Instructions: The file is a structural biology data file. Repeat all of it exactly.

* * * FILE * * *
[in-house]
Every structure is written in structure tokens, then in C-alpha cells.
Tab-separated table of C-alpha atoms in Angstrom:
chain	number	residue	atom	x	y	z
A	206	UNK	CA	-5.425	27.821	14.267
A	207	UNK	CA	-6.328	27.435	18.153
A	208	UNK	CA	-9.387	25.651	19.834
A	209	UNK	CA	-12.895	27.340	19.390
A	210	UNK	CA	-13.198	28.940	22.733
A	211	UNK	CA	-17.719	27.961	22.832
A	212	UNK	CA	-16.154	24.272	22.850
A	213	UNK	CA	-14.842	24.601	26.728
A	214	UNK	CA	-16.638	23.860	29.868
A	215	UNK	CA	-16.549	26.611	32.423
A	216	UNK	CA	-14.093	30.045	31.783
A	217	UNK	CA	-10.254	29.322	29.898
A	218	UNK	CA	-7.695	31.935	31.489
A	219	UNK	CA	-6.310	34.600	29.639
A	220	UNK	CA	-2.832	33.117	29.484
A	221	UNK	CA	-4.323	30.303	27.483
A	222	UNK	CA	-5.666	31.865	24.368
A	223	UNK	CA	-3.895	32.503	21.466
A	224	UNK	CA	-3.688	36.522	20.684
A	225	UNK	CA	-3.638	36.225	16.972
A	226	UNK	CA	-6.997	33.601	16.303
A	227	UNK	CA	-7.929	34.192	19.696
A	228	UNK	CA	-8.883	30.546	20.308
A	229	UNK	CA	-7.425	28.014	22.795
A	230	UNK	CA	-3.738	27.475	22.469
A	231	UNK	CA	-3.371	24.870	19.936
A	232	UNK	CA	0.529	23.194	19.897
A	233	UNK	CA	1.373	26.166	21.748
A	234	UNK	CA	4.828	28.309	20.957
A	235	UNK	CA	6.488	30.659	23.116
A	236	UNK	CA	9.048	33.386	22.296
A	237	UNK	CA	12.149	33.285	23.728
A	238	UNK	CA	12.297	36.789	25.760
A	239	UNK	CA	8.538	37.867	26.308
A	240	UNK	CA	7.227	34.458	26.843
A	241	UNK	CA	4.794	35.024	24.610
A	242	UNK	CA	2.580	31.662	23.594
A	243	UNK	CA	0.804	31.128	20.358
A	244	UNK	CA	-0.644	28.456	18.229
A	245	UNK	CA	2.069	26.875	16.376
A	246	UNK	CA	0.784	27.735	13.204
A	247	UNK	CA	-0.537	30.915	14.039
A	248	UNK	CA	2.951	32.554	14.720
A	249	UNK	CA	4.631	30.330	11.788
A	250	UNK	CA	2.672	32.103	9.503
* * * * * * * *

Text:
[in-house]
Every structure is written in structure tokens, then in C-alpha cells.
Tab-separated table of C-alpha atoms in Angstrom:
chain	number	residue	atom	x	y	z
A	206	UNK	CA	-5.425	27.821	14.267
A	207	UNK	CA	-6.328	27.435	18.153
A	208	UNK	CA	-9.387	25.651	19.834
A	209	UNK	CA	-12.895	27.340	19.390
A	210	UNK	CA	-13.198	28.940	22.733
A	211	UNK	CA	-17.719	27.961	22.832
A	212	UNK	CA	-16.154	24.272	22.850
A	213	UNK	CA	-14.842	24.601	26.728
A	214	UNK	CA	-16.638	23.860	29.868
A	215	UNK	CA	-16.549	26.611	32.423
A	216	UNK	CA	-14.093	30.045	31.783
A	217	UNK	CA	-10.254	29.322	29.898
A	218	UNK	CA	-7.695	31.935	31.489
A	219	UNK	CA	-6.310	34.600	29.639
A	220	UNK	CA	-2.832	33.117	29.484
A	221	UNK	CA	-4.323	30.303	27.483
A	222	UNK	CA	-5.666	31.865	24.368
A	223	UNK	CA	-3.895	32.503	21.466
A	224	UNK	CA	-3.688	36.522	20.684
A	225	UNK	CA	-3.638	36.225	16.972
A	226	UNK	CA	-6.997	33.601	16.303
A	227	UNK	CA	-7.929	34.192	19.696
A	228	UNK	CA	-8.883	30.546	20.308
A	229	UNK	CA	-7.425	28.014	22.795
A	230	UNK	CA	-3.738	27.475	22.469
A	231	UNK	CA	-3.371	24.870	19.936
A	232	UNK	CA	0.529	23.194	19.897
A	233	UNK	CA	1.373	26.166	21.748
A	234	UNK	CA	4.828	28.309	20.957
A	235	UNK	CA	6.488	30.659	23.116
A	236	UNK	CA	9.048	33.386	22.296
A	237	UNK	CA	12.149	33.285	23.728
A	238	UNK	CA	12.297	36.789	25.760
A	239	UNK	CA	8.538	37.867	26.308
A	240	UNK	CA	7.227	34.458	26.843
A	241	UNK	CA	4.794	35.024	24.610
A	242	UNK	CA	2.580	31.662	23.594
A	243	UNK	CA	0.804	31.128	20.358
A	244	UNK	CA	-0.644	28.456	18.229
A	245	UNK	CA	2.069	26.875	16.376
A	246	UNK	CA	0.784	27.735	13.204
A	247	UNK	CA	-0.537	30.915	14.039
A	248	UNK	CA	2.951	32.554	14.720
A	249	UNK	CA	4.631	30.330	11.788
A	250	UNK	CA	2.672	32.103	9.503